Same here! (Of course there's also the Led Zep bio.)

nathalie barefoot in the head (stevie nixed), Thursday, 17 March 2005 11:46 (twelve years ago) Permalink

ooh, haven't read that led zep one. I just remembered a book called "Lost in Music" by Giles Smith, which was a hoot.

bg, Thursday, 17 March 2005 11:54 (twelve years ago) Permalink

chuck berry's autobiog

mark s (mark s), Thursday, 17 March 2005 12:26 (twelve years ago) Permalink

George Jones, I Lived To Tell It All
Miles Davis, Miles: The Autobiography

Next week on "The O.C.": Seth and Ryan get into a fatal disagreement over "James Taylor: Marked For Death," while Summer meets a new hottie who shares her disgust of Nick Hornby.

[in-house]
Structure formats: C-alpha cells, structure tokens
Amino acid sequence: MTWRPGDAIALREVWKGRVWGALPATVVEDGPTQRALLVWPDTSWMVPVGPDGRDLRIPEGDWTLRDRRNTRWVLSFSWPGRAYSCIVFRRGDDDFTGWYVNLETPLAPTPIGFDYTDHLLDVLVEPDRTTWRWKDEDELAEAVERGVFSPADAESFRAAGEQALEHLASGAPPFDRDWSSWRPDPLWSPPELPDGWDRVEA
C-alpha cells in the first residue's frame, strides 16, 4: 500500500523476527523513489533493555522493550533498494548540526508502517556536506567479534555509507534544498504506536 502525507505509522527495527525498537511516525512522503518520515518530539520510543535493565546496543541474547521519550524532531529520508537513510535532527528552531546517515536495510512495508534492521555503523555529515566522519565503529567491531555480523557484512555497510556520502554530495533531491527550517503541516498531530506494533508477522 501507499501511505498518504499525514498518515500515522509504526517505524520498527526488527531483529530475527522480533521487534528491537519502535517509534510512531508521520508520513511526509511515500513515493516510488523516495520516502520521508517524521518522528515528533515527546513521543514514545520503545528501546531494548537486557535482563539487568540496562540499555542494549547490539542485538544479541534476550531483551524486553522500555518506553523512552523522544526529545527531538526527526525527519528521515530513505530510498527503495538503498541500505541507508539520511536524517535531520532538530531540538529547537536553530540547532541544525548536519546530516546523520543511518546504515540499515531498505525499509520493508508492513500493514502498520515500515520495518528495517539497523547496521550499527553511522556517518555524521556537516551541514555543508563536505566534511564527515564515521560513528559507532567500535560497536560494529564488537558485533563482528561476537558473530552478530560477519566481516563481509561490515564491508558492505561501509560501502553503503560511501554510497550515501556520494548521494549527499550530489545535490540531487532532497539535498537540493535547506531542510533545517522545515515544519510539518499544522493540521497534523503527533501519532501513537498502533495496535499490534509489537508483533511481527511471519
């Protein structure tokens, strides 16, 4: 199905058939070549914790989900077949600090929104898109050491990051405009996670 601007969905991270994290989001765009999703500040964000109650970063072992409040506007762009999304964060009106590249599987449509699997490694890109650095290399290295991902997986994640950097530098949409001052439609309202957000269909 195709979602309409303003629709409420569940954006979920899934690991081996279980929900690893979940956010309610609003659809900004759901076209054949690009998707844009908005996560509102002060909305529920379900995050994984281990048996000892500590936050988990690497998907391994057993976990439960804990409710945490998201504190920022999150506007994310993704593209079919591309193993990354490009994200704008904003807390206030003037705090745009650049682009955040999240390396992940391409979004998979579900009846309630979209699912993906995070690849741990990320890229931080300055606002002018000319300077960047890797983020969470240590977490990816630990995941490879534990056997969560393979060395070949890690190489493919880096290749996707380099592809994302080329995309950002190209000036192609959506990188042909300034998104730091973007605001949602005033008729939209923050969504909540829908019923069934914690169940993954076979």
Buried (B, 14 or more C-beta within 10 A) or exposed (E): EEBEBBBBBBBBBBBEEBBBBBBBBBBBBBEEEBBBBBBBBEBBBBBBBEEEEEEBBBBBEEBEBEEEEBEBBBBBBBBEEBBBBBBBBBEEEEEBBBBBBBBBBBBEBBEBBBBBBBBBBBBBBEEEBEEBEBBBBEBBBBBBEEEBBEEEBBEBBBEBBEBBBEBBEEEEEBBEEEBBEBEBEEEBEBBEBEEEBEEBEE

Keith C (kcraw916), Thursday, 17 March 2005 14:06 (twelve years ago) Permalink

Nelson George's previously mentioned Seduced is said to roman-a-clef of sorts (Russell Simmons, on back cover of early edition, earnestly denies that one of the characters is based on him--that's his whole blurb). Some wicked bits about the early days of hip-hop, and the music biz overall. The sequel, Urban Romance, spotlights a minor Seduced charactor, who writes for Billboard and the Voice. Haven't read it yet, but it's next. Tate's Everything But The Burden, about whites biting black music, is another I've heard good stuff about.

don, Thursday, 17 March 2005 22:09 (twelve years ago) Permalink

For a good time, read:

Dino by Nick Tosches (about Dean Martin; as deep as Catch a Fire by Timothy White, as entertaining as that Motley Crue book)